Environmental Sustainability:

The energy efficiency of vacuum glass aligns with the growing demand for sustainable building practices. Using vacuum glass greatly contributes to achieving various different green building certifications by reducing the overall environmental impact of a structure on heating and pollution and also by removing the traditional use of gas, plastic spacers, silicones and mastics. Add the multiple use of replacing traditional double or triple glazing units to maintain a U value, the further glass, gas, plastic and mastic wastage every five to ten years, and the buildings carbon footprint drastically drops with the use of Vacuum insulated units long term.  

Niche Glazing Items:

The development and innovation of vacuum insulated units is moving forward at pace to catch up with the gas filled market. Werkman Tech have pushed their R & D departments into creating even larger units, available at 3.3m x 2m, curved units to form glass building corners and curved shaped building envelopes and to also complete in the transport window market for trains, planes, superyachts, ships and all other vehicles that require windows. For commercial white goods manufacturers, they are looking to the benefits of vacuum glass for refrigerated unit doors and chest cabinet sliding door tops. For the power generation market, Werkman Tech have introduced clear solar vacuum units to produce electricity from windows. Finally, they also manufacture fireproof and bulletproof vacuum units.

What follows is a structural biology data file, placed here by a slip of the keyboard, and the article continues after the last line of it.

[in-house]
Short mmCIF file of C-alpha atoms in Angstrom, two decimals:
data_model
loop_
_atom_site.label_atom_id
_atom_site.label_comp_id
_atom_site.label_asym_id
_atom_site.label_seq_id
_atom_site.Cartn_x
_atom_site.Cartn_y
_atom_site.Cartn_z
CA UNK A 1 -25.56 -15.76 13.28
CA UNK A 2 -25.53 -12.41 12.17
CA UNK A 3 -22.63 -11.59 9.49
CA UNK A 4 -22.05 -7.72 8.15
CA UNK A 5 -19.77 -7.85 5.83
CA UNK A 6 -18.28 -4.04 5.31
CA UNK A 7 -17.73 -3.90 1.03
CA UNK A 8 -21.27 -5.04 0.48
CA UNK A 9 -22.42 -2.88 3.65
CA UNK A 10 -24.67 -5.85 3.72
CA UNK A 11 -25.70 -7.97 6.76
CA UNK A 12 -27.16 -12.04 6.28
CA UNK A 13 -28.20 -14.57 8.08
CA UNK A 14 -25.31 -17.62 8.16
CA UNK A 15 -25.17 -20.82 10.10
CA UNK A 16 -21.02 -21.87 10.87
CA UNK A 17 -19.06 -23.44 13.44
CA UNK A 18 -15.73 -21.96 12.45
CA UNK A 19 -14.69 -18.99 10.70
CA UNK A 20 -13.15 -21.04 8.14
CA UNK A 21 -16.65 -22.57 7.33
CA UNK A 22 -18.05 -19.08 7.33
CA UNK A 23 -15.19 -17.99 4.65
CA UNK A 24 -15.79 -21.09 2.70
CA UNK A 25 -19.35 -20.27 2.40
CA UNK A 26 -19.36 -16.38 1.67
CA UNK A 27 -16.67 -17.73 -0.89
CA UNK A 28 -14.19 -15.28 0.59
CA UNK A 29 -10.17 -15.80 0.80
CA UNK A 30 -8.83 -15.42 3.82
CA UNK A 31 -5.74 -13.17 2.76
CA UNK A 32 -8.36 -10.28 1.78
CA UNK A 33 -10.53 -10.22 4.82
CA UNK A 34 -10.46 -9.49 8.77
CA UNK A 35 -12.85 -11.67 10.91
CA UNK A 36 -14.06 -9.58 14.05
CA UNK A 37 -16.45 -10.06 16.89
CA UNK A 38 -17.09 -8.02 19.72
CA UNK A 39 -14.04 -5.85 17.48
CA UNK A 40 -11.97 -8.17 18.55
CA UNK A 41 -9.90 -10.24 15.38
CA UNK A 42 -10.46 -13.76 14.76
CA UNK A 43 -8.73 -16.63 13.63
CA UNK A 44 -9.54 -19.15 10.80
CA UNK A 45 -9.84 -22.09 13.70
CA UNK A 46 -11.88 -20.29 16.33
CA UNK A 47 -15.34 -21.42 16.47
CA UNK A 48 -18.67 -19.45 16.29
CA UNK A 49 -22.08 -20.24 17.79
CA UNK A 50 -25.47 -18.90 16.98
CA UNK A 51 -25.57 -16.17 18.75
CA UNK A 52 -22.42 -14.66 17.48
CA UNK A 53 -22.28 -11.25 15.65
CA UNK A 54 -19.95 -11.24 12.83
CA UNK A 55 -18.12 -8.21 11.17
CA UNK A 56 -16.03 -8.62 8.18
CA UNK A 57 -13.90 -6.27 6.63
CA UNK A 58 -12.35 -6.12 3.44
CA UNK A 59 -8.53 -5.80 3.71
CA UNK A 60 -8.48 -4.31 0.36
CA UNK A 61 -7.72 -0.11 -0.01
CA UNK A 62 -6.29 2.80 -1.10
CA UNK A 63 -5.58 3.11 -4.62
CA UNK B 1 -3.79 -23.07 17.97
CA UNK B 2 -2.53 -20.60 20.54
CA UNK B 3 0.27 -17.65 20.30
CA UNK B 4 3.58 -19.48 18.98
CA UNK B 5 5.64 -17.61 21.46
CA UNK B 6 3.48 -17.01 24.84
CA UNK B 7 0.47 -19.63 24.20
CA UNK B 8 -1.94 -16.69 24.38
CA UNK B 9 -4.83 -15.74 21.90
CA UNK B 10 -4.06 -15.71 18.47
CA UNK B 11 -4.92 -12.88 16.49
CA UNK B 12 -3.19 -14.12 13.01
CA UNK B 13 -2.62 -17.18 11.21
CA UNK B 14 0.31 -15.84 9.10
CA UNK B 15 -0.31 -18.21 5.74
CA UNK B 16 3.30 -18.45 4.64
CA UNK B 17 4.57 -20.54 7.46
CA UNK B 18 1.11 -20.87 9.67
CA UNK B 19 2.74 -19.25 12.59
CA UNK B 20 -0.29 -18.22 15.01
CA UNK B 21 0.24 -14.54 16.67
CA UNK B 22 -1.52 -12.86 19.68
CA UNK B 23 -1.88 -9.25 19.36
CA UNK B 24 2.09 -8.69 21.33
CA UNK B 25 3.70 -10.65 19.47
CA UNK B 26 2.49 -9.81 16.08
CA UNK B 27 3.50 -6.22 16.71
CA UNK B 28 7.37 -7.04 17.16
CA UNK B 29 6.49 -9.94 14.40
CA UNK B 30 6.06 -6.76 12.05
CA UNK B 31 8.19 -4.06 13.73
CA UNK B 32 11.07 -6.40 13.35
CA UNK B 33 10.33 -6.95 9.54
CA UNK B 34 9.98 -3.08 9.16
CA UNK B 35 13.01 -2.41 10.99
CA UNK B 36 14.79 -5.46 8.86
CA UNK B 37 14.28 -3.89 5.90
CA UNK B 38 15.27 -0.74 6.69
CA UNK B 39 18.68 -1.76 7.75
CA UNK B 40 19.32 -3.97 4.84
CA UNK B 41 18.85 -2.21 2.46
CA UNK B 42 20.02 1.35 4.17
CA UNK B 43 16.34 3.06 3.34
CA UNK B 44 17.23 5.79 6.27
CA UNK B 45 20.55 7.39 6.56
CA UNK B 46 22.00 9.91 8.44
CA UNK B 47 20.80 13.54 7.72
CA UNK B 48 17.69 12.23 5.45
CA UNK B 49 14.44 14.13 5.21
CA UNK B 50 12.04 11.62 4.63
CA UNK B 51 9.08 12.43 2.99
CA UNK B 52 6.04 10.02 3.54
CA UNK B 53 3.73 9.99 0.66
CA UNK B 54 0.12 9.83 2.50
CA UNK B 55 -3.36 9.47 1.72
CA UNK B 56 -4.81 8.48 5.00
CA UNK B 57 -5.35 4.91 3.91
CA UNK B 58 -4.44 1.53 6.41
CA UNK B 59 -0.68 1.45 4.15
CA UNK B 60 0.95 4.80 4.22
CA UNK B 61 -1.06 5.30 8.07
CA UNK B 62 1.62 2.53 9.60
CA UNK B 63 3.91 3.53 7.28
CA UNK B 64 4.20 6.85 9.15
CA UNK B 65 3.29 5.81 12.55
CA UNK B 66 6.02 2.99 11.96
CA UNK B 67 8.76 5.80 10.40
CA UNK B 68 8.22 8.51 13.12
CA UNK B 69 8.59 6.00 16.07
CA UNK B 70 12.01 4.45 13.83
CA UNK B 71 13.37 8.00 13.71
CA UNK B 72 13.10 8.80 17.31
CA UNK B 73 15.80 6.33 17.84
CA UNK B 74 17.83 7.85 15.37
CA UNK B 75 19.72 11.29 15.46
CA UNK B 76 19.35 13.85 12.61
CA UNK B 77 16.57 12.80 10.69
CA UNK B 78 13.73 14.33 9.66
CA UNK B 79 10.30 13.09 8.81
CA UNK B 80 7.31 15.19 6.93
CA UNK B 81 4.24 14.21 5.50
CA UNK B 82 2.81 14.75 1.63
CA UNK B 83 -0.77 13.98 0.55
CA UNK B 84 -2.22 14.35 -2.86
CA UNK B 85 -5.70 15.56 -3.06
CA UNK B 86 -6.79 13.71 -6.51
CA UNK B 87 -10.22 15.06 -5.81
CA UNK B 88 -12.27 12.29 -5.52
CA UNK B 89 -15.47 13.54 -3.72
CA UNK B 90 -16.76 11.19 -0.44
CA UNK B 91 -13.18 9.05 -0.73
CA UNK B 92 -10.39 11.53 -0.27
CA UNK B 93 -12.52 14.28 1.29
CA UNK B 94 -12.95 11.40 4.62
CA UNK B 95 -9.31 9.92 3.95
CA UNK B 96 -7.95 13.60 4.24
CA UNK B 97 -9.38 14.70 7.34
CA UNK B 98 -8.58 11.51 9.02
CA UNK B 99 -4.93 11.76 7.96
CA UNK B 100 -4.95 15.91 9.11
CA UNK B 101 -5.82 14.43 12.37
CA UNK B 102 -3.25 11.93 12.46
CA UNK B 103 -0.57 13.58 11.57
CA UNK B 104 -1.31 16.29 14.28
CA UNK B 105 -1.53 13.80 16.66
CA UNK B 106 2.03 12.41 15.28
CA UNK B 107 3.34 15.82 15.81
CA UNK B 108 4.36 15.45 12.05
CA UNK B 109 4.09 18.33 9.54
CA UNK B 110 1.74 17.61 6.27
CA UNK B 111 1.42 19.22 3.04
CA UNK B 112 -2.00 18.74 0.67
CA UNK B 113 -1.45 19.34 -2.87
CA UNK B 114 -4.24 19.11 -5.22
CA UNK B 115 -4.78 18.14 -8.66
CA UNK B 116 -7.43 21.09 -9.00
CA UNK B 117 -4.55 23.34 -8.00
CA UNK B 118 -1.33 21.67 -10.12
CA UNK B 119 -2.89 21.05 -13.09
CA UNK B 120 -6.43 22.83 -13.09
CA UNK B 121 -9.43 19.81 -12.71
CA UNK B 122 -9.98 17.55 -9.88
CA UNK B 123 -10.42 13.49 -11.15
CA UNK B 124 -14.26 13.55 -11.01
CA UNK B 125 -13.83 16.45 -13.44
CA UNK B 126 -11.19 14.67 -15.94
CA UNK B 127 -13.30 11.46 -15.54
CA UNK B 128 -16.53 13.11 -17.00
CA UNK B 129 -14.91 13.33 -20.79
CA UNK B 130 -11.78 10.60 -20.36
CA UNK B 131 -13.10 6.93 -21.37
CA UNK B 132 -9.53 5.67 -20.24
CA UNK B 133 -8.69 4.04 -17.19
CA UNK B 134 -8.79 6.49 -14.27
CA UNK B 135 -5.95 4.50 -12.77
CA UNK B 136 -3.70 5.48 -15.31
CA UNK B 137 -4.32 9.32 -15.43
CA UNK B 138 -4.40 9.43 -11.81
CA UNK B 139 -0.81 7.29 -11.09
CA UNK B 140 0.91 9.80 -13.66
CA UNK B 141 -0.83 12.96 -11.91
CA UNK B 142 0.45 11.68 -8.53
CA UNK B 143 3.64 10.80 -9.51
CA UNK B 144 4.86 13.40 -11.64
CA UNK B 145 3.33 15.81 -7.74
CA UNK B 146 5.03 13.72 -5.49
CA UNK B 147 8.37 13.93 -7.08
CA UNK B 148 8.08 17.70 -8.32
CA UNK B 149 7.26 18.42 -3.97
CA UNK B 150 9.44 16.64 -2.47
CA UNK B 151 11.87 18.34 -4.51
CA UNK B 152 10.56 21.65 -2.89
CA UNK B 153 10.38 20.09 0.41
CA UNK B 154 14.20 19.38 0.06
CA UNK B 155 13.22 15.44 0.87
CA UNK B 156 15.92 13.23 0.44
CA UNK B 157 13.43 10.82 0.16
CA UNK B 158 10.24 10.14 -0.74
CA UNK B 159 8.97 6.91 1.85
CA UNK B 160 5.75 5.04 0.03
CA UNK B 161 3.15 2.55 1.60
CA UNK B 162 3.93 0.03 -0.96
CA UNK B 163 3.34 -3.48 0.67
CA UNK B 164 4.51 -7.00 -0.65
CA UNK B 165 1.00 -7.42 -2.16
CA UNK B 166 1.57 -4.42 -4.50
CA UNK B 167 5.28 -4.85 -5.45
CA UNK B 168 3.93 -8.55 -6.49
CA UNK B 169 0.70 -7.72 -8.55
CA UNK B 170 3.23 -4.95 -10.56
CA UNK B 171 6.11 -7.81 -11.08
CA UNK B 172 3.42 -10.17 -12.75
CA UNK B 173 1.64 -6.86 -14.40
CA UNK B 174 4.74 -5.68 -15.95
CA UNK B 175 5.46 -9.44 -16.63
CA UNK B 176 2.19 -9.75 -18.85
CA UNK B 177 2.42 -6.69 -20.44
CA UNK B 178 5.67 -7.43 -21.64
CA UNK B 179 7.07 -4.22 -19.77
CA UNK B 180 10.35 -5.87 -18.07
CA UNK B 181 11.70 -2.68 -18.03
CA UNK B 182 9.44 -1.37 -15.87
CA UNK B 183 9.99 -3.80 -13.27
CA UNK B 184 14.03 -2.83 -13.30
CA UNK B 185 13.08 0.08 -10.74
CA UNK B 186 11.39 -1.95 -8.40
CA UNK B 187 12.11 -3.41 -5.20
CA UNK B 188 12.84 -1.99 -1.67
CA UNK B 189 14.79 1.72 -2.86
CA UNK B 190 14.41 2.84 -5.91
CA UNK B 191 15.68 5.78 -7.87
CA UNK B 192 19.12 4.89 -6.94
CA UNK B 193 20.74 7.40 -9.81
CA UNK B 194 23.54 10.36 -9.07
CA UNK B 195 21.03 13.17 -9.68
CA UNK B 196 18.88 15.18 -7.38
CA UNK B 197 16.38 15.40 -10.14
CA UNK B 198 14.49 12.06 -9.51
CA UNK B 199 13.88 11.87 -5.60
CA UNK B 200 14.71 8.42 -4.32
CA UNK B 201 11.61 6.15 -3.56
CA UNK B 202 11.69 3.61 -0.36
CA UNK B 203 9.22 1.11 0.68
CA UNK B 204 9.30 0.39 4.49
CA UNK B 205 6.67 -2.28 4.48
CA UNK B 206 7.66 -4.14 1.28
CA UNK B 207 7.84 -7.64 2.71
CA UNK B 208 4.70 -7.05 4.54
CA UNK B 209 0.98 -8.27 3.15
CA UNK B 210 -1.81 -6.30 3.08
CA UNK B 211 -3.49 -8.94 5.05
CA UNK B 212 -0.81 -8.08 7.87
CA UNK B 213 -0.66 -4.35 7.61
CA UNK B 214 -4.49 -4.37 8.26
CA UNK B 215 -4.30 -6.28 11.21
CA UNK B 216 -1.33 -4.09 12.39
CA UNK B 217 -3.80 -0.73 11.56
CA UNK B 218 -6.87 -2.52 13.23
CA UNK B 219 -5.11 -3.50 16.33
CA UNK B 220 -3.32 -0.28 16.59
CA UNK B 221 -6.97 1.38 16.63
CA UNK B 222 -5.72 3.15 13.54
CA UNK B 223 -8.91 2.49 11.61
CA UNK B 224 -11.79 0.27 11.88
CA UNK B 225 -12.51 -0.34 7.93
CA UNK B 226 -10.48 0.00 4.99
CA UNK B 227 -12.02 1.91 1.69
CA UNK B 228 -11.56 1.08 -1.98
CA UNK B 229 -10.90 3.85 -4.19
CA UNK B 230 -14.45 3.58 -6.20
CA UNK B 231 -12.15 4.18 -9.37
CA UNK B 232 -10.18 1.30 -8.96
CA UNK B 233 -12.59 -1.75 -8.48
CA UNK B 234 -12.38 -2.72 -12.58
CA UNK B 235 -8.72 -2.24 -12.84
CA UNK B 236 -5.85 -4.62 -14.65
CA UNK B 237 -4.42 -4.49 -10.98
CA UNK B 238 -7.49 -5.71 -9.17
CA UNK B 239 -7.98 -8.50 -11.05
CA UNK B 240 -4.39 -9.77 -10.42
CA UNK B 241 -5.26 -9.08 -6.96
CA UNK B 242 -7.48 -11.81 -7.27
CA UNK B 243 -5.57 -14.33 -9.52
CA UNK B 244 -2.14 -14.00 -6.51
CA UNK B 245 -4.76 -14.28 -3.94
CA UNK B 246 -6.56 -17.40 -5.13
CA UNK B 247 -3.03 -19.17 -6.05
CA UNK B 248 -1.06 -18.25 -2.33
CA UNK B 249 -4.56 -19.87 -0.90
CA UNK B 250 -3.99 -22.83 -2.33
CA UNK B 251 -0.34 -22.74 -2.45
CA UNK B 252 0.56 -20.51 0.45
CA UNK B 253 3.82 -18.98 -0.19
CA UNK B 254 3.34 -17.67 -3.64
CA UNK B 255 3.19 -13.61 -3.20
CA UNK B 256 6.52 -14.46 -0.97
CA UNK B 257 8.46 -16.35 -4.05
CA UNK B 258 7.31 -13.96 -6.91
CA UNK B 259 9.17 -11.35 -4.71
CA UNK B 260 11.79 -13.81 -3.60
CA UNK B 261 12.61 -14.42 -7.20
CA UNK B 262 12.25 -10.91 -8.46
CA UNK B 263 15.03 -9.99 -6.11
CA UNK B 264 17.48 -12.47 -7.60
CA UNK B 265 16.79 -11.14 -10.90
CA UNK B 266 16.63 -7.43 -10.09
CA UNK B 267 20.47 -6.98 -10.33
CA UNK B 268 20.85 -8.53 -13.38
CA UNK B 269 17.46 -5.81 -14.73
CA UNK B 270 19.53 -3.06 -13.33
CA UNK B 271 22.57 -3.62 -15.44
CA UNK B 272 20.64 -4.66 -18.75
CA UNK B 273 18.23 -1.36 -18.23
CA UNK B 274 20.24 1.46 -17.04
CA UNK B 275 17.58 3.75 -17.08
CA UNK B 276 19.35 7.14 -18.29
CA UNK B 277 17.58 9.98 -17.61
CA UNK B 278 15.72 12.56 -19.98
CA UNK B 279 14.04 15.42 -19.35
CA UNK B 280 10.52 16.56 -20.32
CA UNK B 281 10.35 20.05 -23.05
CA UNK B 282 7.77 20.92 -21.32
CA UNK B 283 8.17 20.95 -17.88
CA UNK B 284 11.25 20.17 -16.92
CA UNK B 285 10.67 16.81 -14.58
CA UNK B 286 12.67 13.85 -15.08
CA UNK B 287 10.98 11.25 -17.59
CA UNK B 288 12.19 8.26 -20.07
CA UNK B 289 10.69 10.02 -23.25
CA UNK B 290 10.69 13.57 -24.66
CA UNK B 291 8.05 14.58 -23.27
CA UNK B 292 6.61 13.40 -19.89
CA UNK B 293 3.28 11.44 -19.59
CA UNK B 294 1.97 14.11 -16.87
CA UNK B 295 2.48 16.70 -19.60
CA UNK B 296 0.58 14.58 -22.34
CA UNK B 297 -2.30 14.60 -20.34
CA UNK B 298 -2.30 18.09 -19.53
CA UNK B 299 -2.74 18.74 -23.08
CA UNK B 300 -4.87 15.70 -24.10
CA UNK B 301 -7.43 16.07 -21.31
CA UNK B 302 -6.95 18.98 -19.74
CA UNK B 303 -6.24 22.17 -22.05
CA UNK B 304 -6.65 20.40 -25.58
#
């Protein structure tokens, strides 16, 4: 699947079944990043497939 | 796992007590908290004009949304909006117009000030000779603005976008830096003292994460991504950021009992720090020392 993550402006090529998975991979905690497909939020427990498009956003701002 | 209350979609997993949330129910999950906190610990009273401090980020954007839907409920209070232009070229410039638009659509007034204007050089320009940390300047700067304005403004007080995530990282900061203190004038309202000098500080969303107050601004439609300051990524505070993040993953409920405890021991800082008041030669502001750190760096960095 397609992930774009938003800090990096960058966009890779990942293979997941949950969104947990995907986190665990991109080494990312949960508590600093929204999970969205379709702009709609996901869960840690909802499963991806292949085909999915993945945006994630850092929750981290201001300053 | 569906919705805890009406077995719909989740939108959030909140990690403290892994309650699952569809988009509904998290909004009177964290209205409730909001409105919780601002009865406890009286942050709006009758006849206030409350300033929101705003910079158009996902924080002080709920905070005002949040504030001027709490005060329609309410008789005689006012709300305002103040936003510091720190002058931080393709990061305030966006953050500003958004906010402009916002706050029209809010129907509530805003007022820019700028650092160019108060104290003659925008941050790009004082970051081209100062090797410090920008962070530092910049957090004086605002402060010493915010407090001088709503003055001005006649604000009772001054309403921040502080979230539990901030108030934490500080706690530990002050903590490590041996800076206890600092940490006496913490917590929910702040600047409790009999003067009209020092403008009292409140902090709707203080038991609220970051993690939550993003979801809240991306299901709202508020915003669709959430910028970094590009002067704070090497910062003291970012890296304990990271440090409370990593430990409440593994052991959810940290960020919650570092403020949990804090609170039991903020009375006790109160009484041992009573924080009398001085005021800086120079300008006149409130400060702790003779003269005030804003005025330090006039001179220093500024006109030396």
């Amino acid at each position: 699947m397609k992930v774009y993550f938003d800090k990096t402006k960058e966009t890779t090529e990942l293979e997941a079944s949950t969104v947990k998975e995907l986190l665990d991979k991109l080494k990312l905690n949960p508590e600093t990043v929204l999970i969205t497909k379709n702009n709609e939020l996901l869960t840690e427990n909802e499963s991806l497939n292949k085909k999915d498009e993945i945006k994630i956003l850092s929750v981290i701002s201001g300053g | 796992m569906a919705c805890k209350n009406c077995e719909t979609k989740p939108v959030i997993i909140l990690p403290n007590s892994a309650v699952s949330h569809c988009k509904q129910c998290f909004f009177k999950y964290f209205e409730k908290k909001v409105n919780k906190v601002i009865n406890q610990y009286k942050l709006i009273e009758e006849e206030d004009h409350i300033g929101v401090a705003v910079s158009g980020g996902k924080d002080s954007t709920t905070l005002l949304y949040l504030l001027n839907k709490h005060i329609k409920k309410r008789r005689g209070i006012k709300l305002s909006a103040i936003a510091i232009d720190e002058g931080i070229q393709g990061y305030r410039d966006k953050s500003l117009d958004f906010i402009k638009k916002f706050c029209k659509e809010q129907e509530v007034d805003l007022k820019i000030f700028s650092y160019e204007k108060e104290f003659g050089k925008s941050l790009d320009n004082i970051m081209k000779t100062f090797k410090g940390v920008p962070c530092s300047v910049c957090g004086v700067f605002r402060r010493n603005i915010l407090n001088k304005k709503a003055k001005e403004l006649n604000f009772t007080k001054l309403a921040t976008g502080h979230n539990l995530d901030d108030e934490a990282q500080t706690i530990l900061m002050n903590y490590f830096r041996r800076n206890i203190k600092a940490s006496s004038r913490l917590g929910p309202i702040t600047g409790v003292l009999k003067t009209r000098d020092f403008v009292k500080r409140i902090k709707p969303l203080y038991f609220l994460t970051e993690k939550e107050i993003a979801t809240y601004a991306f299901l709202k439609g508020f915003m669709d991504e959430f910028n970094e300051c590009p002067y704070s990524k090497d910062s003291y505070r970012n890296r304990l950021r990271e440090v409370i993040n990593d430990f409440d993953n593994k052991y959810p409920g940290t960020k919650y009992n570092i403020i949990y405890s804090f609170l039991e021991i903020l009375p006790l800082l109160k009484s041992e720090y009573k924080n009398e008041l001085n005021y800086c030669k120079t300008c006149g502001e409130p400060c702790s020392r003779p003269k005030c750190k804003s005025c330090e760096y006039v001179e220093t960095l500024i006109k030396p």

shibuyasky skyline


As architects seek to create buildings that harmonize aesthetics with functionality, vacuum insulated glass emerges as a transformative material. With its exceptional thermal insulation, slim profile, acoustic performance, condensation prevention, durability, environmental sustainability and niche area abilities, vacuum insulated glass units offer a most compelling case for inclusion in modern architectural designs. Embracing this innovative technology not only elevates the energy efficiency of buildings and lowers carbon footprints but also opens endless possibilities for architects to redefine the boundaries of design and create spaces that are visually striking, environmentally responsible and achieve a longevity that no other material can offer.